Taking note of early brass

Music: A passion for antique instruments takes center stage at a festival at Goucher College tomorrow.

April 02, 2004|By Alec MacGillis | Alec MacGillis,SUN STAFF

By day, Goucher College physics professor Dave Baum studies ways to identify anthrax spores using ultraviolet light. In his free time, he indulges his enthusiasm for early brass music.

Want to guess which endeavor is potentially more harmful to his health? The early brass, he says.

Baum, 44, is at the center of a small but fervent circle of classical music lovers who are devoted to playing early brass instruments - trumpets, cornets and sackbuts (the precursor of the trombone) like those used in the 17th and 18th centuries.

He is the organizer of the annual Maryland Early Brass Festival, which will be held tomorrow at Goucher, and is a member of the Maryland Early Brass ensemble, which will perform at the festival. But Baum's interest extends beyond playing early brass music. Using some of his physics know-how, he has taken to dismantling and retrofitting modern trumpets in the basement of his Cecil County home to create replicas of their 18th-century cousins.

That's where the health risks come in: Working with a propane torch to bend brass tubing has its downside.

"I cut my fingers and get the occasional burn, and then there's the vapors I'm breathing. It's probably shortened my life by a few years," Baum says. "But that's part of the fun, playing a horn you made yourself."

Early brass trumpets, also called natural trumpets, tend to be double the length of modern trumpets and have no valves. The musician changes notes solely by varying air pressure and tongue and lip position. The instruments are challenging to play because they require more air and because the slightest slip in technique can produce a jarringly wrong note.

Devotees say the instruments produce a softer, richer sound and allow musicians and audiences to hear what pieces by Bach, Purcell, Haydn and others were meant to sound like.

"You need the natural trumpet to really get the true sound and make the music speak for itself," says Elisa Koehler, a Goucher music professor who is in Baum's ensemble. "There are lots of things you can do with the old instruments, whereas the new [trumpet] is kind of a Johnny one-note. It sounds wonderful, but it won't sound dark; it won't shade colors."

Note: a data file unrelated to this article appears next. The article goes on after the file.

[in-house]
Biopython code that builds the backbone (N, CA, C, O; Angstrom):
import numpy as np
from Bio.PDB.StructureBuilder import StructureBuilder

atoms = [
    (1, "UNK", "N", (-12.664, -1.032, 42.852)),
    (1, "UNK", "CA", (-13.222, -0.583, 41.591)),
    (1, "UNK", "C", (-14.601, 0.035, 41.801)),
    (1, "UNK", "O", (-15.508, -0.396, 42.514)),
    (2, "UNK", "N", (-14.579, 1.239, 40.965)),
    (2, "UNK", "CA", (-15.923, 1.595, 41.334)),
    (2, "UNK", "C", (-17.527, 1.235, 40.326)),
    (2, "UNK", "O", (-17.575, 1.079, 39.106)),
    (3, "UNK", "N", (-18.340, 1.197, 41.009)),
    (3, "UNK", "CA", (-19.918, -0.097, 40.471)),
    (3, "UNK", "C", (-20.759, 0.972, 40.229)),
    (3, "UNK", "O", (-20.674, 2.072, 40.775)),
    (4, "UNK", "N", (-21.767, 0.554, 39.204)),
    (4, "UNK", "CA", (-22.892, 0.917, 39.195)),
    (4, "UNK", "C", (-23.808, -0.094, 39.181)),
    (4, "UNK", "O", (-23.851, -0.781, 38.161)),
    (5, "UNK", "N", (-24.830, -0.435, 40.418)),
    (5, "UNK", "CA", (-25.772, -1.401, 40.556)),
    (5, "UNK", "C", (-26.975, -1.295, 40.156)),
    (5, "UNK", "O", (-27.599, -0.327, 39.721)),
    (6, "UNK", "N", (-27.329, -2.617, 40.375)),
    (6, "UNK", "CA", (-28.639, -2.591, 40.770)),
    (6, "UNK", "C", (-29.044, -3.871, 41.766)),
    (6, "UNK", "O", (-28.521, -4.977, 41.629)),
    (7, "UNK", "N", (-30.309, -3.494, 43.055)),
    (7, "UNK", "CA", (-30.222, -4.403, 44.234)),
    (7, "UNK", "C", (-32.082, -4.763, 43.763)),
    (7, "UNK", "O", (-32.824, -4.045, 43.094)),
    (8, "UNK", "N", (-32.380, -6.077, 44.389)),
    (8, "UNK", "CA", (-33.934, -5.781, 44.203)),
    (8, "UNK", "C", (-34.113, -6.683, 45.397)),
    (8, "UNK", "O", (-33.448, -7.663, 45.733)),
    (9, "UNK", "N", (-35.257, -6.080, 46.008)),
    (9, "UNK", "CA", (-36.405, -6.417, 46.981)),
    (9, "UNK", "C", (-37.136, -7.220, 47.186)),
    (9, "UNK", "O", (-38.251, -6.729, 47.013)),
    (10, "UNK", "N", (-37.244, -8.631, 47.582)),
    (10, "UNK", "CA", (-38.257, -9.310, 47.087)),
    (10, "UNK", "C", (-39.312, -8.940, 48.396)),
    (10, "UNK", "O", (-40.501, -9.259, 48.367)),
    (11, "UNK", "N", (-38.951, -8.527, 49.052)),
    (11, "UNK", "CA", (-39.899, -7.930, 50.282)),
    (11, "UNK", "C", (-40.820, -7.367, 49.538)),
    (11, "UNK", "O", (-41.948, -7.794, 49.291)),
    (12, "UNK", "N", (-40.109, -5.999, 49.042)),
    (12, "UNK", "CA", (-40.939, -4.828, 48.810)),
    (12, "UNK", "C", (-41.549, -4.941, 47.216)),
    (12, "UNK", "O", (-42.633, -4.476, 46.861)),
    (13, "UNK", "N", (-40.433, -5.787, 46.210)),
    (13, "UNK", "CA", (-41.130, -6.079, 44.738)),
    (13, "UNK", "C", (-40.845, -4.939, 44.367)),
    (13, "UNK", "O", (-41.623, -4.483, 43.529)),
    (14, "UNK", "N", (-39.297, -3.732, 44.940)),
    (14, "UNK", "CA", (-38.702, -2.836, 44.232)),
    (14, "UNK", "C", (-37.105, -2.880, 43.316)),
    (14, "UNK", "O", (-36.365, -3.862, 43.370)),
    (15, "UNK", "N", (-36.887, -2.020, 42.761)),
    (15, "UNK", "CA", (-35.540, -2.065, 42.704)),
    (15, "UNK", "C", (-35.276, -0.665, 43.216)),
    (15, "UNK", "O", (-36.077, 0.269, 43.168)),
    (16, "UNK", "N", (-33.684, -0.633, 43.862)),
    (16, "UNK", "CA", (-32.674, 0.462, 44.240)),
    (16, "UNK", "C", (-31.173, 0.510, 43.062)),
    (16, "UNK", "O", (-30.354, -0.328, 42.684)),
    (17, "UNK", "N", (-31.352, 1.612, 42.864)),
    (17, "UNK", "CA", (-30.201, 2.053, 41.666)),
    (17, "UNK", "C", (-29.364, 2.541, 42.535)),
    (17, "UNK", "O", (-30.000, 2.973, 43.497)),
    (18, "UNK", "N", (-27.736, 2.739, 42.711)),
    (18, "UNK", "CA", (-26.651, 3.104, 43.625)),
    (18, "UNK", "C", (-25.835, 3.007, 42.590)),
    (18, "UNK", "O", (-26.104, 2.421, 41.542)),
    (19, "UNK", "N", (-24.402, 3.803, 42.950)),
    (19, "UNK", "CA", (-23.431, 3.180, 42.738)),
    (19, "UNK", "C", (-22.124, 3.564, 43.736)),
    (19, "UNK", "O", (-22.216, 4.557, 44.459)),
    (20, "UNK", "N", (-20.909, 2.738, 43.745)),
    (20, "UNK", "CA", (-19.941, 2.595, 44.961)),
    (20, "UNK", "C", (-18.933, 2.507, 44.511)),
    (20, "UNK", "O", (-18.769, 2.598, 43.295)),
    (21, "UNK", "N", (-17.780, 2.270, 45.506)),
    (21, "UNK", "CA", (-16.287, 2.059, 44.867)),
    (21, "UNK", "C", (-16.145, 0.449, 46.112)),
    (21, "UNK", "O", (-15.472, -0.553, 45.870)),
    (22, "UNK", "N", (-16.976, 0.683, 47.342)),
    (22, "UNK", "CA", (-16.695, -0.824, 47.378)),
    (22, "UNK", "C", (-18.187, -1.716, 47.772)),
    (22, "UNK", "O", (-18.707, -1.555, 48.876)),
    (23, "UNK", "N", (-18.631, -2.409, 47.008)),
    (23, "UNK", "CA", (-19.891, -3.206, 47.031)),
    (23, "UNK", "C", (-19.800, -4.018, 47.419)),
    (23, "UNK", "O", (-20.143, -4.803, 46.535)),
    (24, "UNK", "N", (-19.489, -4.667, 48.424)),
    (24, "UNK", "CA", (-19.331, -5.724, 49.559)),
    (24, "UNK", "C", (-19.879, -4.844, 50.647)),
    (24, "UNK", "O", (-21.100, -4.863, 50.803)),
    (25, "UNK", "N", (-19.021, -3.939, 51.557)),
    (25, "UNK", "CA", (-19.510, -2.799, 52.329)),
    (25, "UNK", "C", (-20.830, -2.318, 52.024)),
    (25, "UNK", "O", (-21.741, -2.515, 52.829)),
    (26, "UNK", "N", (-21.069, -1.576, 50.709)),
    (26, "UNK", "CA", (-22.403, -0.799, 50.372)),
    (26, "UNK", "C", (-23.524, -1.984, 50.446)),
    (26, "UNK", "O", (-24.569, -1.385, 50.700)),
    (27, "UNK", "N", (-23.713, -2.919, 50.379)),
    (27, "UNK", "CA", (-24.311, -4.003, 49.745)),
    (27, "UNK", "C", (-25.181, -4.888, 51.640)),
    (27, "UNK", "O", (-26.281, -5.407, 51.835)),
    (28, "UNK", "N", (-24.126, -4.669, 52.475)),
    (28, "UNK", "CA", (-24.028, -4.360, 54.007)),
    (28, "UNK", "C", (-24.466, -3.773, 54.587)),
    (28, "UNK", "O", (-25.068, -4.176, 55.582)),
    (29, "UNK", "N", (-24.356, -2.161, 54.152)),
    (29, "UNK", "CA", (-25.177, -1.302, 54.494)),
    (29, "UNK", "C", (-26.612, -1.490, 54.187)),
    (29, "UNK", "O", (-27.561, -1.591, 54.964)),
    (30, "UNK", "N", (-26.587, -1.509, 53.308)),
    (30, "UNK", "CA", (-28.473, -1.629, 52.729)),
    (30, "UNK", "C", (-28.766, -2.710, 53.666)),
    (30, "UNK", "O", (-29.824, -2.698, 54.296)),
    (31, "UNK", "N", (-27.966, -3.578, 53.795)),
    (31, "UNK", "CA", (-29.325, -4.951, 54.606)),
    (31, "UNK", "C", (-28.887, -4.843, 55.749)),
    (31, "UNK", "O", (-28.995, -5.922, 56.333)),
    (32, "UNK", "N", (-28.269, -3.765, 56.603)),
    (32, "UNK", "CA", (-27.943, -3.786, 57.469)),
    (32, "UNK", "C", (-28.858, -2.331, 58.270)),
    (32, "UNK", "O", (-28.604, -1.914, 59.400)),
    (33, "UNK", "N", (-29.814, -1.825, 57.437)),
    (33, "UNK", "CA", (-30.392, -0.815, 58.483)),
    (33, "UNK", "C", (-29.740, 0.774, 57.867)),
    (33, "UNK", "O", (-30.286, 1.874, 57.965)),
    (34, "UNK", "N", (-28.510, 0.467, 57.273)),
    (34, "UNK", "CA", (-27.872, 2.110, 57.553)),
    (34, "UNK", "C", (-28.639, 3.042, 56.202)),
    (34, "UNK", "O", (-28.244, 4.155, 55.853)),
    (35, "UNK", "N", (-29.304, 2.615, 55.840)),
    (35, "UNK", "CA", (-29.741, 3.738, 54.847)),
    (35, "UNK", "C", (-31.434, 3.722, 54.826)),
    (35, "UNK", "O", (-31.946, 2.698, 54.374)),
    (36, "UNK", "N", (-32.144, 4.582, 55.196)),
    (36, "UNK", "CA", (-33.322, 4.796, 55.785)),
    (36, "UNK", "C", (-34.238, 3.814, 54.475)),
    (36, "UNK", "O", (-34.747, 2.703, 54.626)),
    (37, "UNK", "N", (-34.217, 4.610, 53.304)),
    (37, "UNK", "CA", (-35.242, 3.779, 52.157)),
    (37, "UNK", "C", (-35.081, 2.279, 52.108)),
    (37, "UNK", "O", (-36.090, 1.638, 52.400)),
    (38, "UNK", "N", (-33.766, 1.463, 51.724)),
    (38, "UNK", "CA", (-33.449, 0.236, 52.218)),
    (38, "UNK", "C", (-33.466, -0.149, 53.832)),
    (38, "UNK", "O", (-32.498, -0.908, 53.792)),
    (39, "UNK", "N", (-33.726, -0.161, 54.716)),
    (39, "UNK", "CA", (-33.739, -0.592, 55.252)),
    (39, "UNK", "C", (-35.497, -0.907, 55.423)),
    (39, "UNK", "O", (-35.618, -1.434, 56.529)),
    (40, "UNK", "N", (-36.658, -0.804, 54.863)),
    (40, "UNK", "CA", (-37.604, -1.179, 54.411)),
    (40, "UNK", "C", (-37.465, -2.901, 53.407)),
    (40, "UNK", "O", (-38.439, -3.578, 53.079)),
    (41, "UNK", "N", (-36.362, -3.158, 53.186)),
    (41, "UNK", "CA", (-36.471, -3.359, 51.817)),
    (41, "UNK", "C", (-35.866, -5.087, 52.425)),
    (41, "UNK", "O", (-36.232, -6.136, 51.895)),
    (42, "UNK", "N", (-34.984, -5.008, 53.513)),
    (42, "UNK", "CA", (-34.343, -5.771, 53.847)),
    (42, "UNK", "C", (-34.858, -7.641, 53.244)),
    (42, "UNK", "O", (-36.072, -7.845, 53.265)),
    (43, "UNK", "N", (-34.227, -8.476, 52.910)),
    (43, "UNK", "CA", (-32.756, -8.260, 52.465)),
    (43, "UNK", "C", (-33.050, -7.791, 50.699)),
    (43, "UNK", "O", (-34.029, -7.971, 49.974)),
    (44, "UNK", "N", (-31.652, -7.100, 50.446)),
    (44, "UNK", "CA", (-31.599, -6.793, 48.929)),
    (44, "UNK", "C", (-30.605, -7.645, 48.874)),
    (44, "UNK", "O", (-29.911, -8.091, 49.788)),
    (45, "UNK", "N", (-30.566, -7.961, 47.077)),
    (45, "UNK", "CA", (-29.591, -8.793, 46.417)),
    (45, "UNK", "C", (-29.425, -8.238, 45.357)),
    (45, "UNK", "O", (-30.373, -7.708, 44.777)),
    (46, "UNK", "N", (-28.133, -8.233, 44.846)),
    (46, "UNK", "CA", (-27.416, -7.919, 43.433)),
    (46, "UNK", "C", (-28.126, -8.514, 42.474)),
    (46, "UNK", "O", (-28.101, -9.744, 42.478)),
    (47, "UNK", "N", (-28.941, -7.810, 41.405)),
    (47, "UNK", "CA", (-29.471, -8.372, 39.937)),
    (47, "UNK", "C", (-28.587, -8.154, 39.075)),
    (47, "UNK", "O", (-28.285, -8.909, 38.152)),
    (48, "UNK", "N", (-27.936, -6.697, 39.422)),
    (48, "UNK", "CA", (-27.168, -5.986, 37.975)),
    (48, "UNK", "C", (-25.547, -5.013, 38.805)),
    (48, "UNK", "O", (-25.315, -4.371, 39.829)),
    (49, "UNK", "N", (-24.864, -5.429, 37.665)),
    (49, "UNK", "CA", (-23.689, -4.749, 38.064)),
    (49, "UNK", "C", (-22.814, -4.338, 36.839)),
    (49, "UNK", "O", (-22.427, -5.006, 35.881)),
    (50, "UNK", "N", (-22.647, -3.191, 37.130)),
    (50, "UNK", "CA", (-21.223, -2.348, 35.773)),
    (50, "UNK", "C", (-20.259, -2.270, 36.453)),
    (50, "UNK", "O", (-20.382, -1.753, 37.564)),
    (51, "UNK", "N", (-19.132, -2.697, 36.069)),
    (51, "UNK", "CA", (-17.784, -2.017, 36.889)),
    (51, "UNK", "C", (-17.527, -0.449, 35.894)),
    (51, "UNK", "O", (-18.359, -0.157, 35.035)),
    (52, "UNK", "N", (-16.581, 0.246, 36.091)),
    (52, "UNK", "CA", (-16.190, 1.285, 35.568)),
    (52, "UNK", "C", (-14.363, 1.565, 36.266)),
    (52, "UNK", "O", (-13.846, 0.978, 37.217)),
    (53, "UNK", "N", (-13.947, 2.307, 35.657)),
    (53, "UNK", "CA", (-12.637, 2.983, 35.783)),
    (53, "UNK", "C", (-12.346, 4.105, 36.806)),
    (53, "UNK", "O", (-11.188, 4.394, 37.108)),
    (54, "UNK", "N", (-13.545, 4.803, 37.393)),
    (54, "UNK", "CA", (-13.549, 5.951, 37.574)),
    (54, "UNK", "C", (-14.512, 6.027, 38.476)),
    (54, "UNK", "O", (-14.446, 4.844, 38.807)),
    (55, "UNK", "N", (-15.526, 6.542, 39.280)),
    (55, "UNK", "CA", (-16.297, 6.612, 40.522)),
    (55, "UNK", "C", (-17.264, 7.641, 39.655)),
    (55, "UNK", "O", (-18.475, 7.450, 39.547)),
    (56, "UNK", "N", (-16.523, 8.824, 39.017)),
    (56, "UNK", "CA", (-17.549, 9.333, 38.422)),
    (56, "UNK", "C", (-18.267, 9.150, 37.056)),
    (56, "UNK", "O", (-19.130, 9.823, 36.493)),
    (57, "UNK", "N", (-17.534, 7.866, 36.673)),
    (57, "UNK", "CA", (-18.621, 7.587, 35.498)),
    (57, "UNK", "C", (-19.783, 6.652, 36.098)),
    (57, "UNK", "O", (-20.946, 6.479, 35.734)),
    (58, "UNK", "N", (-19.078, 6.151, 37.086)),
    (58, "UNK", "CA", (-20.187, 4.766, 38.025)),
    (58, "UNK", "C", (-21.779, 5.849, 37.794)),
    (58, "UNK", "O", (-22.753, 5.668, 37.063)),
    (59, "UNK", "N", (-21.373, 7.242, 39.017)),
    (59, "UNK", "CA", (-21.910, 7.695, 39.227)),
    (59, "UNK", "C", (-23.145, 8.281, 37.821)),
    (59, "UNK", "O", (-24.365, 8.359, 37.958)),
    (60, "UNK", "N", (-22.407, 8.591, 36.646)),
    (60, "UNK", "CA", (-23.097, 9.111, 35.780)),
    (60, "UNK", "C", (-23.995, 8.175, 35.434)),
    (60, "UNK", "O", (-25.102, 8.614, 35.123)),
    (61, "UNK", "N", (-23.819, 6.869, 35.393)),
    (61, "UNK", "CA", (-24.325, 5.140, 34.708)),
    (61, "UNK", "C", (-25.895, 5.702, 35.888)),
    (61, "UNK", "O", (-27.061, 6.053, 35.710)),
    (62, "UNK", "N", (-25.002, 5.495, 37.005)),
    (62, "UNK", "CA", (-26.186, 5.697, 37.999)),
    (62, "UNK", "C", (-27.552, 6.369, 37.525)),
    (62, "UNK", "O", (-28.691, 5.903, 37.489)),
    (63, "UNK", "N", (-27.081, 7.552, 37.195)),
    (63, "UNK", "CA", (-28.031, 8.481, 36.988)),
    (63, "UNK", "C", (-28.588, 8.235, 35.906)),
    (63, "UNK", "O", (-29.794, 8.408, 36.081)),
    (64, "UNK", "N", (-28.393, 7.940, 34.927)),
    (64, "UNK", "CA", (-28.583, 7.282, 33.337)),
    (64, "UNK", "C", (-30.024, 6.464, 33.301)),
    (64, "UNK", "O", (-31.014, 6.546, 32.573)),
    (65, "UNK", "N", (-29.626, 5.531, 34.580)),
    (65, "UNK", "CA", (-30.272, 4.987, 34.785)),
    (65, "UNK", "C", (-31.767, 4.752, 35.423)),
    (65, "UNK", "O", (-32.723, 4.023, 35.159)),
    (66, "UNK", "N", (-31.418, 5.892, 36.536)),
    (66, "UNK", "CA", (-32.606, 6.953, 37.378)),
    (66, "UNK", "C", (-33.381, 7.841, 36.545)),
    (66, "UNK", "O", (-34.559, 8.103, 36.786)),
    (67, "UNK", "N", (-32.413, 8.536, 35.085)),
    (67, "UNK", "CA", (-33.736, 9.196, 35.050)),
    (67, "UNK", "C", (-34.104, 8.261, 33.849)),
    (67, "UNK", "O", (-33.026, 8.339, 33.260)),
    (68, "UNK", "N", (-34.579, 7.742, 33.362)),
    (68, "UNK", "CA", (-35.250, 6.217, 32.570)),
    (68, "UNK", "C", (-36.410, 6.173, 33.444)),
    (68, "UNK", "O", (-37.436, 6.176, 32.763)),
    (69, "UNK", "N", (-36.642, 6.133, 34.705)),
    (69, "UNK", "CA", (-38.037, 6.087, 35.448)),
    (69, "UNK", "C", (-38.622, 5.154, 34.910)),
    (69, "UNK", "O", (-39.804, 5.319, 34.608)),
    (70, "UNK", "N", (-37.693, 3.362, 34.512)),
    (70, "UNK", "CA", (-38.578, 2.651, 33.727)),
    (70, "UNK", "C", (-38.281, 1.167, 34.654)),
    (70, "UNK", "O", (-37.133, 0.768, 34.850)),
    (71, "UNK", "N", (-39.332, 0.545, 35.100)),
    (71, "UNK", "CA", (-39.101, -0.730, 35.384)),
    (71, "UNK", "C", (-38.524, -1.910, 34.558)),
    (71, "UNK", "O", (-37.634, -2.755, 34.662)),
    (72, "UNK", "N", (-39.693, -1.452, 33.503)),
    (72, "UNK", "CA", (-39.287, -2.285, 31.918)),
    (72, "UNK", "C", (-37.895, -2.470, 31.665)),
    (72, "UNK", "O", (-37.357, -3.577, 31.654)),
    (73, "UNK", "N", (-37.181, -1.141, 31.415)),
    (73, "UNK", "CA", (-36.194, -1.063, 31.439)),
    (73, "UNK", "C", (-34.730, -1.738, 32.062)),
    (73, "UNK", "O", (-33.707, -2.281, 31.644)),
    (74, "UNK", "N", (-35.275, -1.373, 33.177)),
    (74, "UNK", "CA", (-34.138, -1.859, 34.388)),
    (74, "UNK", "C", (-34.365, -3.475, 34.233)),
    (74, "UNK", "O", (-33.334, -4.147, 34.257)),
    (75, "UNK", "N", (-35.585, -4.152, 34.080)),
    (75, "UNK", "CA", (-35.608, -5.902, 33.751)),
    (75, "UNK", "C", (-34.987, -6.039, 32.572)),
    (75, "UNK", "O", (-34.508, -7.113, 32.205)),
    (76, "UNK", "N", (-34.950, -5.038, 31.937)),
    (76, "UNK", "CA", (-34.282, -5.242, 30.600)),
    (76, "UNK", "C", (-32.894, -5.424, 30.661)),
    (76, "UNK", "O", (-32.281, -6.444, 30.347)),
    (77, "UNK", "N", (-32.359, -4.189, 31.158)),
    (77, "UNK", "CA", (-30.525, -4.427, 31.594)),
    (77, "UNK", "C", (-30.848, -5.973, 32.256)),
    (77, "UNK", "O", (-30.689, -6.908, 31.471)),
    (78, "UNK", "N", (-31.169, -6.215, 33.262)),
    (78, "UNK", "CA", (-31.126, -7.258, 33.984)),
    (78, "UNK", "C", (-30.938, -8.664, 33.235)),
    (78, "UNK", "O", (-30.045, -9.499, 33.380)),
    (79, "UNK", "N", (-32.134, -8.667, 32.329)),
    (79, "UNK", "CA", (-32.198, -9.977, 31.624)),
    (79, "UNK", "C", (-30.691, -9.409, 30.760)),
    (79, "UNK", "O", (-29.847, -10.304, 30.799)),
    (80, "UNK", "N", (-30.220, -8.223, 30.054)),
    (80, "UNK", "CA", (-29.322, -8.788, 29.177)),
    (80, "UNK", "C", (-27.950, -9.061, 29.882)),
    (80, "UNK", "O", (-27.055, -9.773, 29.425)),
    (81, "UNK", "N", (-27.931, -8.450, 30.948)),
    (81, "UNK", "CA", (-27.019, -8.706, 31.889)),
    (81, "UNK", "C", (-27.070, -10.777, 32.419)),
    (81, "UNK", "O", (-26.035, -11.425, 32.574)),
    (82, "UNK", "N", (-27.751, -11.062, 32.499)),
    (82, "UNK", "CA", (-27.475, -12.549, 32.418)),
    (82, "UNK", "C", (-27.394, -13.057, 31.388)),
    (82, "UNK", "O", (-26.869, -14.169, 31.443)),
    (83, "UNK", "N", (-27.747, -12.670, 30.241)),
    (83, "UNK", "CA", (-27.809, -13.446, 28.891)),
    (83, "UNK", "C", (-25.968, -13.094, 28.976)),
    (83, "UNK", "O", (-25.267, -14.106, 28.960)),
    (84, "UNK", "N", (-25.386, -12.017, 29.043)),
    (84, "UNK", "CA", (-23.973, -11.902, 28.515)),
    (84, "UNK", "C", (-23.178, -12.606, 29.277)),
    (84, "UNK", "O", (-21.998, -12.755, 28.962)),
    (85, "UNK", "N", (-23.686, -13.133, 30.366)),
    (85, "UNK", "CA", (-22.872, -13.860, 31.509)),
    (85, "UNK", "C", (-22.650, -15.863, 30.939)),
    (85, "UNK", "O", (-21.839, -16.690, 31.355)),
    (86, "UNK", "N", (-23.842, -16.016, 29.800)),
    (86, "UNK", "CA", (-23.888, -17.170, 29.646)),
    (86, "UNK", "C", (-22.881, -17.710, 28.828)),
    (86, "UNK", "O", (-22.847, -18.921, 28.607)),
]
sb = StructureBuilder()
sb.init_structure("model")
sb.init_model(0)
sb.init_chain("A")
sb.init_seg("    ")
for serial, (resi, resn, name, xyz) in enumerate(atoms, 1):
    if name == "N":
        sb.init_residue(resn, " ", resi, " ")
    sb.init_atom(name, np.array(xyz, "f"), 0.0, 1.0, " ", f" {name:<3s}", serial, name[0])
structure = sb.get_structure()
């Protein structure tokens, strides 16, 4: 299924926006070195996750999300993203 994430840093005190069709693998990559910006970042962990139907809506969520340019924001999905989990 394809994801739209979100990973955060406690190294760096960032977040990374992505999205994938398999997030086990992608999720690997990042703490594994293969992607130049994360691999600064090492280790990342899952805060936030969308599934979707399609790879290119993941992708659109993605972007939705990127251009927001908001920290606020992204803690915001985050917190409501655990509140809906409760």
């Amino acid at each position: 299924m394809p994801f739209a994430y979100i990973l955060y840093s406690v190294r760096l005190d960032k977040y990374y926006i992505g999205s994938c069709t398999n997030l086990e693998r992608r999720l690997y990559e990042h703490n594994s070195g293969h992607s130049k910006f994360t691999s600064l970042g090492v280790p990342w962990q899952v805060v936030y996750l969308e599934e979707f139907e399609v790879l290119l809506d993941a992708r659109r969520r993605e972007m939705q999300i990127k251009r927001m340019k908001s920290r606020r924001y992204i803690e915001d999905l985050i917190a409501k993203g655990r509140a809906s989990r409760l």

Interest in the instruments is steadily growing, its champions say. An annual national trumpet competition at George Mason University in Virginia this year included a natural trumpet component for the first time. Tomorrow's festival, which will include discussions and recitals, is expected to draw 30 performers from the Mid-Atlantic region.

"It's fascinating. It's a specialized field very much like Civil War re-enactors, only you're getting instruments, not uniforms and not a musket but trumpet," said Koehler, who directs the Frederick Orchestra.

Baum's attraction to early music dates to his childhood near Syracuse, N.Y. At a time when classmates were listening to Led Zeppelin, he would listen to local classical radio and hear Don Smithers, a trumpeter and renowned early-music specialist at Syracuse University.

Baum would attend Syracuse Symphony concerts with a friend's family because his parents weren't fans. "For them, it wasn't `Turn that junk down' but `Turn that junky classical music down,'" he jokes.

He played trumpet in school, but his skills lay dormant for years until he decided to take up natural trumpet while teaching at Towson University 10 years ago. "I was looking for something challenging to do, and this popped back into my head," he said.

True antique brass instruments are prohibitively expensive, and having a replica made by a professional isn't cheap either, so Baum decided to learn to make them . In 1995, he took a weeklong course in the subject at Indiana University. Since then, he has made about 30 trumpets, each designed to play music from a different period.

His physics background comes in handy, helping him understand how sound is produced in the tubing and where to install the slides and keys that a few of the trumpets have. Building the instruments has improved his playing.

Baum's specialty is solid-state, low-temperature physics, and he's doing research for the Army on whether anthrax spores can be identified by the fluorescence they give off when exposed to lasers, potentially a faster identifier than the tests used now. He is doing his testing on harmless bacteria that share most of anthrax's properties, not on anthrax itself.

It's exciting and timely work to be doing, he says, but he reserves his passion for early brass. "One pays the bills, and one's for fun," he said.

The Early Brass Festival runs all day tomorrow at Goucher's Haebler Memorial Chapel, with rehearsals and workshops starting at 9 a.m. The concert starts at 7 p.m. Information: 410-337-6328.

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